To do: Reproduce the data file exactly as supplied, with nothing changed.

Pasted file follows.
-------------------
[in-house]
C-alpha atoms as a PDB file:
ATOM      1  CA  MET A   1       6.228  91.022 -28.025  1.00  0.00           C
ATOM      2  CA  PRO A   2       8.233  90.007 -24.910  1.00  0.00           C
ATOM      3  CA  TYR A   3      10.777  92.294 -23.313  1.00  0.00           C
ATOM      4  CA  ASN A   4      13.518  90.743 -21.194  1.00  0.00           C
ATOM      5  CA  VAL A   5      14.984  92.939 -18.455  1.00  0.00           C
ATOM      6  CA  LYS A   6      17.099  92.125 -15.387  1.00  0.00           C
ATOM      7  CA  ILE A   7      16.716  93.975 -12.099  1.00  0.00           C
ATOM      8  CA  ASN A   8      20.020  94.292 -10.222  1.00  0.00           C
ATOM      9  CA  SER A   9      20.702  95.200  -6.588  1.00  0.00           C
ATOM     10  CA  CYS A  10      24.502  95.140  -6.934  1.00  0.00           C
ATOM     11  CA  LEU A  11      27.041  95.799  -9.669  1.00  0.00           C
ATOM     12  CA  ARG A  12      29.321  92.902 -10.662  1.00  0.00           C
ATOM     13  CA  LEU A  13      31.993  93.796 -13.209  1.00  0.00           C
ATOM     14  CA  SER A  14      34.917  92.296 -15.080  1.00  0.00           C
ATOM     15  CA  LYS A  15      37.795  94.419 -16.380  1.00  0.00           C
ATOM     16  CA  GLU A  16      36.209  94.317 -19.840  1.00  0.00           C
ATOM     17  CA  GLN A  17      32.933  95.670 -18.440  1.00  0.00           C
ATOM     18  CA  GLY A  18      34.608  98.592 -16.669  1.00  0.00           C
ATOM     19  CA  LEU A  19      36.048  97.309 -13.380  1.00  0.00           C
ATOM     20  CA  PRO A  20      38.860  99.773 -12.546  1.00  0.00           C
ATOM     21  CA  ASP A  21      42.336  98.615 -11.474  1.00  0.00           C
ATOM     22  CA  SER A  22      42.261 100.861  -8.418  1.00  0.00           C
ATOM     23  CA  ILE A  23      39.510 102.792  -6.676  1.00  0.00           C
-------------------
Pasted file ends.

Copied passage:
[in-house]
C-alpha atoms as a PDB file:
ATOM      1  CA  MET A   1       6.228  91.022 -28.025  1.00  0.00           C
ATOM      2  CA  PRO A   2       8.233  90.007 -24.910  1.00  0.00           C
ATOM      3  CA  TYR A   3      10.777  92.294 -23.313  1.00  0.00           C
ATOM      4  CA  ASN A   4      13.518  90.743 -21.194  1.00  0.00           C
ATOM      5  CA  VAL A   5      14.984  92.939 -18.455  1.00  0.00           C
ATOM      6  CA  LYS A   6      17.099  92.125 -15.387  1.00  0.00           C
ATOM      7  CA  ILE A   7      16.716  93.975 -12.099  1.00  0.00           C
ATOM      8  CA  ASN A   8      20.020  94.292 -10.222  1.00  0.00           C
ATOM      9  CA  SER A   9      20.702  95.200  -6.588  1.00  0.00           C
ATOM     10  CA  CYS A  10      24.502  95.140  -6.934  1.00  0.00           C
ATOM     11  CA  LEU A  11      27.041  95.799  -9.669  1.00  0.00           C
ATOM     12  CA  ARG A  12      29.321  92.902 -10.662  1.00  0.00           C
ATOM     13  CA  LEU A  13      31.993  93.796 -13.209  1.00  0.00           C
ATOM     14  CA  SER A  14      34.917  92.296 -15.080  1.00  0.00           C
ATOM     15  CA  LYS A  15      37.795  94.419 -16.380  1.00  0.00           C
ATOM     16  CA  GLU A  16      36.209  94.317 -19.840  1.00  0.00           C
ATOM     17  CA  GLN A  17      32.933  95.670 -18.440  1.00  0.00           C
ATOM     18  CA  GLY A  18      34.608  98.592 -16.669  1.00  0.00           C
ATOM     19  CA  LEU A  19      36.048  97.309 -13.380  1.00  0.00           C
ATOM     20  CA  PRO A  20      38.860  99.773 -12.546  1.00  0.00           C
ATOM     21  CA  ASP A  21      42.336  98.615 -11.474  1.00  0.00           C
ATOM     22  CA  SER A  22      42.261 100.861  -8.418  1.00  0.00           C
ATOM     23  CA  ILE A  23      39.510 102.792  -6.676  1.00  0.00           C